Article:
INOCULUM PREPARATION IN PRESERVATION TESTING 201 It is believed that decreases in the rates of inactivation of test organisms during preser- vative efficacy testing of samples containing TSB or TSB(-G), as reflected by increases in the D-values for these organisms, are due to the inactivation of a portion of the preservative system or to a protective effect of nutrients in the culture medium (3). Moss and Speck (17) reported that peptides present in trypticase, which is a component of TSB and TSB(-G), were responsible for improved recovery of freeze-injured E. coli. The effect of components of these broths on repair of sublethally injured bacteria or on D-values was not determined in the current work. These data demonstrate that the addition of broth inocula or sterile broth media to test samples undergoing preserva- tive efficacy testing produces errors in the test results, namely, an increase in D-values, in most cases. Use of broth inocula constitutes a form of abuse testing (i.e., determining tolerance to the addition of extraneous materials, dilution, or adverse physical conditions). Signifi- cant decreases in the rates of inactivation of bacteria were produced with 0.2% broth (0. ! mL/50 mL sample) in these studies. Thus, broth inocula should not be used in routine preservative efficacy testing. A similar recommendation was made in an earlier report from our laboratory (3). The data presented here illustrate that the culture medium affects the metabolism of bacteria and that the type of inocula (i.e., saline vs. broth) affects the kinetics of micro- bial death during preservative efficacy testing. The kinetics of microbial death in pre- servative efficacy testing were discussed by Bean (18) and in reports from this laboratory (3,7,8, 19). We are unaware of reports in recent literature that attempt to address the difference in rates of death obtained in preservative efficacy testing of cosmetic or phar- maceutical products using broth-vs.-saline inocula. It is believed that the use of non- standardized procedures, such as different culture media, growth conditions, and in- lOO 8o 6o 4o I r• 2o / TSALT/SiNE i• TSB(-G) CREAM LOTION C LOTION D LOTION E LOTION F TEST SAMPLE Figure 4. Comparison of D-values obtained in preservative efficacy testing of a cream and four lotions using saline and TSB(-G) inocula of S. aureus.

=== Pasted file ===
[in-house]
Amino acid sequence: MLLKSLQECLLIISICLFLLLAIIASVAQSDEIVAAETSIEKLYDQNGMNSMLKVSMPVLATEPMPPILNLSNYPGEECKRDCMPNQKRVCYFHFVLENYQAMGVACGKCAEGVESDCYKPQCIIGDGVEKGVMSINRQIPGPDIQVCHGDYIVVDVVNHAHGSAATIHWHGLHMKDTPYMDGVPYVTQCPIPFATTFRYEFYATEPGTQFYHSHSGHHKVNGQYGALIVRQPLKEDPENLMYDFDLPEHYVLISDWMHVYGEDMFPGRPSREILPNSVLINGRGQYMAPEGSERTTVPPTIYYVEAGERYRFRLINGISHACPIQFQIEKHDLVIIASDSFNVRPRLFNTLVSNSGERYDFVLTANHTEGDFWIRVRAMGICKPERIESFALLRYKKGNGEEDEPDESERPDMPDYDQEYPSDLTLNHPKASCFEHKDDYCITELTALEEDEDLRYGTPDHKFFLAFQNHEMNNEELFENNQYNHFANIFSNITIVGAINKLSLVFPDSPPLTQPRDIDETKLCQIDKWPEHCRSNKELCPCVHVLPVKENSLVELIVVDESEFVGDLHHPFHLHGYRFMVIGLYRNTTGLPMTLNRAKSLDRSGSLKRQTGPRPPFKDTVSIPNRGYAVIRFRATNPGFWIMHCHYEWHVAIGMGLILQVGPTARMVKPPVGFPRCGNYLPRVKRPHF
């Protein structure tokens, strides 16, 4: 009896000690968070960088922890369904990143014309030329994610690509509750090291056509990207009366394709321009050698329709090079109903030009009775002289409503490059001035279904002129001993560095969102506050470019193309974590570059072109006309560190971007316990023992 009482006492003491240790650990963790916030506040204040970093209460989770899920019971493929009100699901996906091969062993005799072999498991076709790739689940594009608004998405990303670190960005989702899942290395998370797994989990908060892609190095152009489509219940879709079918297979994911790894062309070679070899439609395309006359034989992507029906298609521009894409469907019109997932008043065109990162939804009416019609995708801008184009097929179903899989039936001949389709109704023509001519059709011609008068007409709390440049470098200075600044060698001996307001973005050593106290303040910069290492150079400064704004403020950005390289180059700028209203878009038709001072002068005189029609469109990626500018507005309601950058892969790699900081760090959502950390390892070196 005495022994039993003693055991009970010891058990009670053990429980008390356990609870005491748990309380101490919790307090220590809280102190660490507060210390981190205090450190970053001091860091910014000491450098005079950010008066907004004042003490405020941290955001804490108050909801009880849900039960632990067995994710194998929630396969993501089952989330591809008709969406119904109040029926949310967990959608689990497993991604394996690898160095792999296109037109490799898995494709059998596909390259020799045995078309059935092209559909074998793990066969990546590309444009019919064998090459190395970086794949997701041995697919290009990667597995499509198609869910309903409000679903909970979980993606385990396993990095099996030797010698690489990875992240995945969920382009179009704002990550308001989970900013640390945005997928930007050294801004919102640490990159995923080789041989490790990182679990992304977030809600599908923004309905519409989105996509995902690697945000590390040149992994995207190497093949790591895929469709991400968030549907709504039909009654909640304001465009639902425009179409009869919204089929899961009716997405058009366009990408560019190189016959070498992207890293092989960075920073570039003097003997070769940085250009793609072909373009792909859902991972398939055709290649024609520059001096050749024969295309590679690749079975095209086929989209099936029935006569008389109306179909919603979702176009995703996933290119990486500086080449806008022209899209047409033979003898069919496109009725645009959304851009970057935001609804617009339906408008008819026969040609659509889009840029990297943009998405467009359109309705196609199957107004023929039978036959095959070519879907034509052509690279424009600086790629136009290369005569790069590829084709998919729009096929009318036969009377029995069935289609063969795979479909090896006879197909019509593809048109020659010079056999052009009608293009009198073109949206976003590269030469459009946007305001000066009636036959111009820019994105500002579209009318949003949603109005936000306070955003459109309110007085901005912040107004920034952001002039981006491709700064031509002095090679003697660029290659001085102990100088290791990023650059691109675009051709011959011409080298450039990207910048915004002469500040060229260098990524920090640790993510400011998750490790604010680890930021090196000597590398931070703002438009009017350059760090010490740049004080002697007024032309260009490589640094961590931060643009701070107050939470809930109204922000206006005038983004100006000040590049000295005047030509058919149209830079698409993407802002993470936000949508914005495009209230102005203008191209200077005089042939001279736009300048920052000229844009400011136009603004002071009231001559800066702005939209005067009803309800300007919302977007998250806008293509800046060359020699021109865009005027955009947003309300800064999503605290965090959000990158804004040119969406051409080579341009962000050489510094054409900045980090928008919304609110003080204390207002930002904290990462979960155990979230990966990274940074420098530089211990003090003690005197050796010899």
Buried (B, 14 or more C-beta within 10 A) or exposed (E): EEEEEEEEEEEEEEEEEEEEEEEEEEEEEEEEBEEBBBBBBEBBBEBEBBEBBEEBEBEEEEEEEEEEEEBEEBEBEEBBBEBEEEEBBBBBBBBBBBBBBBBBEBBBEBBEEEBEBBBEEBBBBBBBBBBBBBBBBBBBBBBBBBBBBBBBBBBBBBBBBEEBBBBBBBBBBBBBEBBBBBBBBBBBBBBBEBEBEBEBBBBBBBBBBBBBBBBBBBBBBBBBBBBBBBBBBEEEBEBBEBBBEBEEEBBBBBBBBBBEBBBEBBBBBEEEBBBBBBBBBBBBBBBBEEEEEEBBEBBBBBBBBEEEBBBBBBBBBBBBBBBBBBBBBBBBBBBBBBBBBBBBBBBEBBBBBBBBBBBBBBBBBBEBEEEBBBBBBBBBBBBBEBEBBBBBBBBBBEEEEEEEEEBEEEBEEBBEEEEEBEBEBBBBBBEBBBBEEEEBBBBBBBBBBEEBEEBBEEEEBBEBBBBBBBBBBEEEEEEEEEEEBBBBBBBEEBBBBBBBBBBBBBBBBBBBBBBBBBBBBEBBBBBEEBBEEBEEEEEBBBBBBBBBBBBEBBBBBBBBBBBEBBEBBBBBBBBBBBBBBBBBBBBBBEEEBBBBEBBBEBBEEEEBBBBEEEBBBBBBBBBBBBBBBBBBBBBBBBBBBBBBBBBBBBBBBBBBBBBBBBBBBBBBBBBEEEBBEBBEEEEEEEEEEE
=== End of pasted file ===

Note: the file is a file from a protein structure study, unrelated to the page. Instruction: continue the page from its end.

202 JOURNAL OF THE SOCIETY OF COSMETIC CHEMISTS Table V Effect of TSB on D-values of Test Organisms in Lotion A Addition of 0.1 ml of TSB or sterile -- Test organism deionized water D-value X S. aureus Water S. algrelg$ P. aeruginosa Water TSB TSB Water 6.8 5.6 12 15 0.7 1.1 1.1 14' 6.2* 0.9 Water P. aeruginosa TSB TSB 1.2 B. ereus Water 1.5 1.3 Water 1.0 B. ereus TSB 1.6 1.5 TSB 1.4 E. coli Water 14 15' Water 16 E. coli TSB 24 24* TSB 24 1.2 Table values are D-values in hours. * Mean D-values obtained with TSB addition were significantly larger than with water addition (p = 0.05). ocula may help explain the different preservative efficacy test results obtained by dif- ferent laboratories. The need for standardized test conditions in antimicrobial evaluation is recognized. Thus, the influence of growth phase of a number of organisms, including S. aureus and P. aeruginosa, on microdilution susceptibility tests was examined by Barry et al. (20). They observed that 18-24-hr surface growth on Blood Agar produced similar results as broth cultures (5-6-hr BHI and 2-4-hr TSB) when the turbidity of the inocula were standardized by adjusting turbidity to match that of a McFarland 0.5 standard. Wicks et al. noted the need for controlling the bacterial population of the inoculum within defined limits when conducting antimicrobial susceptibility tests (21). Mayhall and Apollo studied the effect of S. aureus growth phase on antibiotic resistance and found that log phase organisms were killed much more rapidly than stationary phase inocula (22). Although the current studies demonstrated that the growth medium affects the results
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